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Vern Edwards

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Everything posted by Vern Edwards

  1. First, think in terms of (A) experience and (B) past performance. Experience is the record of what an offeror has done in the past. Past performance is an assessment of how well the offeror has performed. You should always evaluate both. They are related, but they are different things. All assessments of past performance are associated with particular instances of experience. Let's call those instances jobs. What you should want to know about an offeror is how many jobs it has had in the recent past that were like the one you will want it to do for you. You want a contractor to have experience doing jobs that were similar in terms of the type of work that was done, the size of the job, and the complexity of the job. Complexity is the product of (a) what the work entailed, its "scope", and (b) the conditions under which the work was done. Complicated work performed under variable and unpredictable conditions can produce unexpected states of affairs. Such states may present themselves in the form of unexpected difficulties that the contractor will have to overcome in order to complete the job as promised. That is why the complexity of past jobs is an important consideration. We presume that experience teaches a company about what can go wrong, what are the warning signs that something is going wrong, what if anything can be done to prevent them from going further wrong, what remedial actions can be taken to get things back on track, and what can be done to recover from unpreventable disaster. That's why experience is valuable. What you want is a contractor (a) whose experiences should have prepared them for the work to come, and (B) whose past performance shows that they have learned from those experiences.
  2. Here's a simple rule. When researching the FAR and going to a particular part or subpart, before you read anything else read any sections entitled scope, applicability, and definitions—SAD. Don't be sad, read SAD first.
  3. Probably OJT word of mouth—training by rumor and innuendo, provided by a "professional" and accepted without question. Trust, but verify.
  4. See this: "Boeing's Low-Ball Defense Bidding Has Come Back to Bite Them" https://www.defenseone.com/business/2022/04/boeings-low-ball-defense-bidding-has-come-back-bite-them/366293/
  5. @formerfed Congress? OUR congress? The one in D.C.? The Barnum & Bailey act? What would be the status of such hires? Would they be civil servants? Would they be government employees of some other classification? The political ramifications could be very significant. Which party would have the support of such hires. Who would lose political support for voting in favor of such hires? Let us know when you get back from Fantasy Land. 😂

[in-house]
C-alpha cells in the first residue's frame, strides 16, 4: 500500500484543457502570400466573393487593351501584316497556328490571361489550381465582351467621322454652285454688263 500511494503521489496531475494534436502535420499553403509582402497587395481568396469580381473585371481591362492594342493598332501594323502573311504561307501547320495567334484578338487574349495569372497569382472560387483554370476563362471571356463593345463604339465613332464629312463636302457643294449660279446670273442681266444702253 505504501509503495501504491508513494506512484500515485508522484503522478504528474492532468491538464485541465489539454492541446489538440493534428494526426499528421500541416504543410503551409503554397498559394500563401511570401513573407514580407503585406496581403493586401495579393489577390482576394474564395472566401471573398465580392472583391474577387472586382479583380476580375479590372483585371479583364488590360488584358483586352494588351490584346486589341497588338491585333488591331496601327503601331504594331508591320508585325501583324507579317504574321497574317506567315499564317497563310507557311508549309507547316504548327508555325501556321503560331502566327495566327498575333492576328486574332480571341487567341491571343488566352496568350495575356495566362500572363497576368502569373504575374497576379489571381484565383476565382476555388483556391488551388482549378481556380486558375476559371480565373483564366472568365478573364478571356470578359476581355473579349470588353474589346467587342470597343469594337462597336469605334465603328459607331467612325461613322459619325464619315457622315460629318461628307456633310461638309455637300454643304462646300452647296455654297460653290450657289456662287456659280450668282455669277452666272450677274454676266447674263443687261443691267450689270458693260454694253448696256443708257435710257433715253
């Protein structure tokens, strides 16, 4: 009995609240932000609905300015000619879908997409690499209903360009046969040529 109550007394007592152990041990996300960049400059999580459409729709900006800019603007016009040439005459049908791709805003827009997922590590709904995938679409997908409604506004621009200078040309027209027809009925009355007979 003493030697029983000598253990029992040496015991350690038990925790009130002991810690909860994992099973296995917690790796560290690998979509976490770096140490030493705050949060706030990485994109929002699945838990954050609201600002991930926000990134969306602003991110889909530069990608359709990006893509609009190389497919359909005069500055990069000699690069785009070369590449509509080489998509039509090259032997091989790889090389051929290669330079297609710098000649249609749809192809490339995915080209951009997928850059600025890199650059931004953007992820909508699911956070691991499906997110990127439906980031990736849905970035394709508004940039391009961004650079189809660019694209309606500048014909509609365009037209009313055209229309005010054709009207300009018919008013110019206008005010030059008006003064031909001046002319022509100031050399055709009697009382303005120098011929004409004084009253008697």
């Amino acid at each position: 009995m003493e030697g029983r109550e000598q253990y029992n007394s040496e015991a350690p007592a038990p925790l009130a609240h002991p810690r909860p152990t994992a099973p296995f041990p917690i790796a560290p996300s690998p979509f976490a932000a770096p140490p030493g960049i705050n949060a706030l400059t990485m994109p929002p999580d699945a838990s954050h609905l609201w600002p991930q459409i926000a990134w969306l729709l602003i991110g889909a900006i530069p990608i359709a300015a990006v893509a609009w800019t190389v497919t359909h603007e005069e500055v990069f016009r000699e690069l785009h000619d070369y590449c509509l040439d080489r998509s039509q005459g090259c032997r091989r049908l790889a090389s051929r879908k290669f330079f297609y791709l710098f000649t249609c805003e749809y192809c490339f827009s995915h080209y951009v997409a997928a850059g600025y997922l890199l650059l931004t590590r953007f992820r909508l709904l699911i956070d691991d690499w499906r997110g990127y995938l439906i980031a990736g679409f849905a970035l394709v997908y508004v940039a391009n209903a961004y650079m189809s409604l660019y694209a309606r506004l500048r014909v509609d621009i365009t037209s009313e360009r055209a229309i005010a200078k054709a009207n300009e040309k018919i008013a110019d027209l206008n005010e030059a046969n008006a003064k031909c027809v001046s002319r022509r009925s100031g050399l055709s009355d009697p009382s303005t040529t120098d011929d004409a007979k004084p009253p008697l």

6. The solution is simple. First, what's the problem? The problem is getting offerors to propose realistic estimated costs. What is the source of the problem? Competitive pricing of cost-reimbursement contracts, which motivates offerors to low-ball estimated cost. Solution? Base source selections for cost-reimbursement contracts on offeror capability, without consideration of costs. Then negotiate estimated costs and fees one-on-one with the selectee. In other words, use the architect-engineer capability-based selection process to award cost-reimbursement contracts. Problem solved. Now go tell the idiots on Capitol Hill that their notion of "full and open competition" is 19th Century thinking.
  7. I like that idea. I think that's true. We're doomed.
  8. @General.Zhukov Here are the rules. FAR 15.404-1(d)(1) - (2): From ASRC Federal System Solutions, LLC, GAO B-420233, April 12, 2022: From IAP Worldwide Services, Inc., U.S. Court of Federal Claims, March 20, 2022:
  9. You're welcome. So everyone knows, I sent a copy of the article to the contracting officer as a heads up. Also, keep in mind that the article is about a draft RFP. @here_2_helpI haven't forgotten about the photos. Coming later today.
  10. Some acquisitions are too specialized for generalists. IT contracting should be a specialty field. IT contracting officers and contract specialists should receive special education and training. Other specialty fields are: Construction and architect-engineer contracting Research and systems development (military and space) Other research and development Long-term support services If we had real leadership in the government we would have more and better education and training and fewer fads like performance-based acquisition and agile. The government would be the lead dog on the sled team instead of the last and have a better view of the way ahead.